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FOOL SCHOOL
Share Splits

August 8, 2005

By and large, shares tend to go up in value over the long-term. Over time, this can create a problem for investors wanting a slice of the better-performing companies. Take the US company Coca-Cola (NYSE: KO.) as an extreme example. The company floated in 1919 at $40 a share. Today, each share would be worth around $4m. Imagine trading in Coke today if the shares were worth $4m. Anyone wanting to invest less than $4m in Coke, or invest anything other than a multiple of $4m, just wouldn't be able to do so.

But Coke's shares are trading well under the $4m mark these days. That's because there have been numerous share splits at the company over the years.

To increase the marketability or liquidity of shares, and thus reduce the aforementioned "$4m a share" problem, companies implement a share split from time-to-time.

The basic principle of a share split is that the company is cut into more slices. Importantly, shareholders remain holding proportionately the same amount of the company as they did before the split.

Is there a cut-off point as to when shares must be split? Surely they don't have to reach Coke's $4m, do they?

No, there's no official cut-off point. That said, in the UK it's quite rare to see companies with a share price in excess of £10.

How about a simple example?

StockSplit plc has 1m shares in issue, and each share is worth £10. A 5:1 share split is declared.

Hold on. What's this 5:1 business?

That's the format for how companies refer to the splits. In this case, investors of StockSplit plc will have, after the split, five shares for every one they had before. It's referred to as a "five for one split".

There's no obligation to perform 5:1 splits though. A company could do a 3:1 or 10:1 split, for example.

You may continue...

Thanks. StockSplit plc undergo a 5:1 share split at £10. So, an investor of StockSplit plc having had just one share worth £10 before the split, would have five shares worth £2 after the split.

Here's the important point. The overall shareholding value hasn't changed. It still remains at the £10 total.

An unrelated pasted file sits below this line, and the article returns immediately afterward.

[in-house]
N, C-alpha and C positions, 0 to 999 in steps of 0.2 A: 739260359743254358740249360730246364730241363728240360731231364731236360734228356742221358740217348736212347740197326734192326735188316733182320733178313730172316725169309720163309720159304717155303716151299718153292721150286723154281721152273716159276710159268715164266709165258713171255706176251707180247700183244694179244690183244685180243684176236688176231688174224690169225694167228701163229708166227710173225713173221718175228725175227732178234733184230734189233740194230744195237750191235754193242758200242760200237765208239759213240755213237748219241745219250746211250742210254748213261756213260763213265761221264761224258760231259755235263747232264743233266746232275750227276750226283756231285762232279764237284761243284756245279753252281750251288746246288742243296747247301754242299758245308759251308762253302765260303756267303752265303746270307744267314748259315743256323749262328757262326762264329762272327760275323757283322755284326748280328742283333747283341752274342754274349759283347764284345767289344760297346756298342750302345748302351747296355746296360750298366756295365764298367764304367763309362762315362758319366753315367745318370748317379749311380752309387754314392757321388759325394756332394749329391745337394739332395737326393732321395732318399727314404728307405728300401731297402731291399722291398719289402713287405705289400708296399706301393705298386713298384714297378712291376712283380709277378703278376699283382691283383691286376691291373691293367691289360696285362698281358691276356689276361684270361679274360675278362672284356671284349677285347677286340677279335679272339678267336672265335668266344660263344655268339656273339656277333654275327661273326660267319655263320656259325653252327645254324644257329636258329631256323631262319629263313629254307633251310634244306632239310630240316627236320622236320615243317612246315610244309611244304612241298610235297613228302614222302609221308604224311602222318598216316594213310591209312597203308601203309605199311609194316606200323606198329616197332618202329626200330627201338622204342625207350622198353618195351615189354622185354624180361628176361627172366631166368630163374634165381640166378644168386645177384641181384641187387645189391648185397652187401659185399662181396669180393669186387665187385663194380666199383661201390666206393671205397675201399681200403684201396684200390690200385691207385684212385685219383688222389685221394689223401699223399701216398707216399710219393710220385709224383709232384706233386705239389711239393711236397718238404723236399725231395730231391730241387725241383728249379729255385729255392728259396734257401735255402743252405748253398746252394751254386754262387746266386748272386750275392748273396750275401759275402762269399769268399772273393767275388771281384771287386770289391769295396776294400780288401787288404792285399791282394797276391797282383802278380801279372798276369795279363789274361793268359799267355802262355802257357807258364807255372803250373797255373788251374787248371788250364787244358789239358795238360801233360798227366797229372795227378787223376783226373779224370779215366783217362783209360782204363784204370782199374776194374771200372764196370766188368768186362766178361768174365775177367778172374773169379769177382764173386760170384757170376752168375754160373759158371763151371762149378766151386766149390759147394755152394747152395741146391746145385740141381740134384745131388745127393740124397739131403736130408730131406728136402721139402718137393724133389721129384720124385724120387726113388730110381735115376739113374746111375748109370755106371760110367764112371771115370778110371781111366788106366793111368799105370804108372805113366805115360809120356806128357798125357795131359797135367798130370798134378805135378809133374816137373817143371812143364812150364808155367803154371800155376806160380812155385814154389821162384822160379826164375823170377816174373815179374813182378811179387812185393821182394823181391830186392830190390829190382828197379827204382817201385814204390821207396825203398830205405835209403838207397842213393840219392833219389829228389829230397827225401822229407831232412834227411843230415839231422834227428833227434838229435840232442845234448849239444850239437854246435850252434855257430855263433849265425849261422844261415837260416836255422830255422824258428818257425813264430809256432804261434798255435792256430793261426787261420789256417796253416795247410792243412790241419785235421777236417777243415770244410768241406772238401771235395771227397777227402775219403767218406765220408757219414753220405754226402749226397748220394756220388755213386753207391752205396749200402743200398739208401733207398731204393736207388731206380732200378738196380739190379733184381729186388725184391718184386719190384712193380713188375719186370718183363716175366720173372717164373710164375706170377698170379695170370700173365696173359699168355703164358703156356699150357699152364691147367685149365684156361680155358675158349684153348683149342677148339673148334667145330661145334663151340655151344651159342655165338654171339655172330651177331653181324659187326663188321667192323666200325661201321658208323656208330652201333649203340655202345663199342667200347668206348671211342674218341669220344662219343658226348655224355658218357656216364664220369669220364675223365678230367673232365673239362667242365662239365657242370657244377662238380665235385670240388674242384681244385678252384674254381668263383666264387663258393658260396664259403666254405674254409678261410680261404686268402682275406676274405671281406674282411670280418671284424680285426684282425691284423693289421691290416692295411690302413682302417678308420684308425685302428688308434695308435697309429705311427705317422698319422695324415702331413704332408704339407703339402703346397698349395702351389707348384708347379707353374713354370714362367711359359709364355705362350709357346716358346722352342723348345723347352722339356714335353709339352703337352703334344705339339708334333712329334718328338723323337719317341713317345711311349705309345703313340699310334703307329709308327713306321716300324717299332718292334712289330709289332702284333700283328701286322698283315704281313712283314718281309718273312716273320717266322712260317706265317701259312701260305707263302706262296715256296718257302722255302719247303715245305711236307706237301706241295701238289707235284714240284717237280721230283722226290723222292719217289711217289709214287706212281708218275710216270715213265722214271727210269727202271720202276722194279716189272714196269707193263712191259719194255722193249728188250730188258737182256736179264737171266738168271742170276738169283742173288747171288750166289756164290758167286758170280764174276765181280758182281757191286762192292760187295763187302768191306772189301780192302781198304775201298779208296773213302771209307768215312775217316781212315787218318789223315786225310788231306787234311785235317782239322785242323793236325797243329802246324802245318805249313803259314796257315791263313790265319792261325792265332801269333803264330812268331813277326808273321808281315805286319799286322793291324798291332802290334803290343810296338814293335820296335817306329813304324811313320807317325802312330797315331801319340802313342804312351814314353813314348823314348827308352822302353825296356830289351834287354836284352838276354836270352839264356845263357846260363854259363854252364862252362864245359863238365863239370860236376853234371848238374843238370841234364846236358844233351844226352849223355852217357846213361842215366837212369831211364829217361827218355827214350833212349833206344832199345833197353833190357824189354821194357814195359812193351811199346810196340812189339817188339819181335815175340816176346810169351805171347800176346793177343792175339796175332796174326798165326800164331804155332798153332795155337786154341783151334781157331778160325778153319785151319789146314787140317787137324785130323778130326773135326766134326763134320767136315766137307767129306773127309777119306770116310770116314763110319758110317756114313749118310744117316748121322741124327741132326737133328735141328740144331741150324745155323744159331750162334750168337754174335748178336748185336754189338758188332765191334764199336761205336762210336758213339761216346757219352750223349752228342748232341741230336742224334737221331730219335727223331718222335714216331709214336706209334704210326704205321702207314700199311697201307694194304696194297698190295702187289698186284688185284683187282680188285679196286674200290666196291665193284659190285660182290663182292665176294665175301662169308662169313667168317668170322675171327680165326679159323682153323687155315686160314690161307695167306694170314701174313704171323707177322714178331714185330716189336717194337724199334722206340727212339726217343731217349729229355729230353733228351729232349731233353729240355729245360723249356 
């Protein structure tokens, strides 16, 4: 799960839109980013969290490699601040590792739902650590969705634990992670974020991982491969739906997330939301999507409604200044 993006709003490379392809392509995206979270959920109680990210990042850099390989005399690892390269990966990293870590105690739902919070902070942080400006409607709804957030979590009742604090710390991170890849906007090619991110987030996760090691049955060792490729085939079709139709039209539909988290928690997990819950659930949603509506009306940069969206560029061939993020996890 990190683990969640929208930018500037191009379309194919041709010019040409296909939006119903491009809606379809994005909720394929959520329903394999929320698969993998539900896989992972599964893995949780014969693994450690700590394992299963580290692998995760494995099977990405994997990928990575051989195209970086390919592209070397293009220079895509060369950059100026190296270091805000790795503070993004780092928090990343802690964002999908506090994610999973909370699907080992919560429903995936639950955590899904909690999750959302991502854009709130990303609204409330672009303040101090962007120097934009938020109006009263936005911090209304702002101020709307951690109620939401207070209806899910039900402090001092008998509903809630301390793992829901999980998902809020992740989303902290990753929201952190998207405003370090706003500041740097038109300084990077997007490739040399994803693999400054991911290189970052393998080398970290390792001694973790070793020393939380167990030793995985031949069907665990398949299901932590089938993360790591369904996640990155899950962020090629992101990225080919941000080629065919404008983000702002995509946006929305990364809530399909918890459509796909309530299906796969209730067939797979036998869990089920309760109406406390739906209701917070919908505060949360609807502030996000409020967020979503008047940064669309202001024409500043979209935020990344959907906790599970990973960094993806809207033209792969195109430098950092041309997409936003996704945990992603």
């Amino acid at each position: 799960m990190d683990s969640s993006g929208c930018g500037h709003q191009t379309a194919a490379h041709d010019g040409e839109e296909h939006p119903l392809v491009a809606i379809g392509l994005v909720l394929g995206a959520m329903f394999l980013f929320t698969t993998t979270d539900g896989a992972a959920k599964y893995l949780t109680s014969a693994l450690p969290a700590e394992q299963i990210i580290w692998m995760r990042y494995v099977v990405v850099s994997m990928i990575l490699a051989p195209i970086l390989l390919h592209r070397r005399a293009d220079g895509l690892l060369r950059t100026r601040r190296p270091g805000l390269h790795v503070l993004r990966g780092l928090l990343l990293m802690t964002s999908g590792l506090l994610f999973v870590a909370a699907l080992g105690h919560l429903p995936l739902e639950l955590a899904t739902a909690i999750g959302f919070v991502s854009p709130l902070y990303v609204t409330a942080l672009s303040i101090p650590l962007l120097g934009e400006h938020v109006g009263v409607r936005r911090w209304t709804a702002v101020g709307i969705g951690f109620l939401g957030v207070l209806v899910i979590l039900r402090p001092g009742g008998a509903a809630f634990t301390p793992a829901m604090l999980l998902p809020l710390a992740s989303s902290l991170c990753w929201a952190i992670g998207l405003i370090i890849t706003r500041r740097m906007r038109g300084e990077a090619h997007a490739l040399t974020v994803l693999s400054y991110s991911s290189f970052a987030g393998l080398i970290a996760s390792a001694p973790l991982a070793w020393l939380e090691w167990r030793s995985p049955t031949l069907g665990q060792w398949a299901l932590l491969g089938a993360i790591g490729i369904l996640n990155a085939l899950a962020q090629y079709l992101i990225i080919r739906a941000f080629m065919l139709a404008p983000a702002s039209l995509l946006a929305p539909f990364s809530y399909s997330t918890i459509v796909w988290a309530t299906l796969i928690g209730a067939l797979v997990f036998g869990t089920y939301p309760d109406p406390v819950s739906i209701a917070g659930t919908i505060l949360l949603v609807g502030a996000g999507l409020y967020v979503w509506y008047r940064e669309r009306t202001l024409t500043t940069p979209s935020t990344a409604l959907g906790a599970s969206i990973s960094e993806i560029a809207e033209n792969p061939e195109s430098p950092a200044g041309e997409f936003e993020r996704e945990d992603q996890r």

And do you remember the 1m shares in issue before the split? After the split, there will be 5m StockSplit plc shares in issue. And just as the value of individual investor's holding won't change, so the value of the company won't change either. All that has altered is it has allowed investors to buy the shares in £2 multiples, rather than in £10 multiples. It all makes for a little more liquidity in the StockSplit plc shares.

Surely it can't be that simple?

No. As with most things within investment, things aren't as straightforward as they seem. Alongside the ordinary share split described above, there is what's called a bonus issue. This second type of "issue" is also referred to as a scrip issue. And sometimes it's called a capitalisation issue too. Again its primary purpose is to aid share-dealing liquidity. But there are differences.

The first difference between this bonus issue and the ordinary share split lies in very technical accounting issues. And very technical they are too. Ordinary private investors have no need for delving into the nitty-gritty of bookkeeping when it comes to bonus issues and share splits. And so that's that.

There's also a cunning difference in how the split is described. Within a bonus issue, the term 5:1 means an EXTRA five shares are given as a "bonus" for every one held, and not five shares replacing the original share as we saw with StockSplit plc.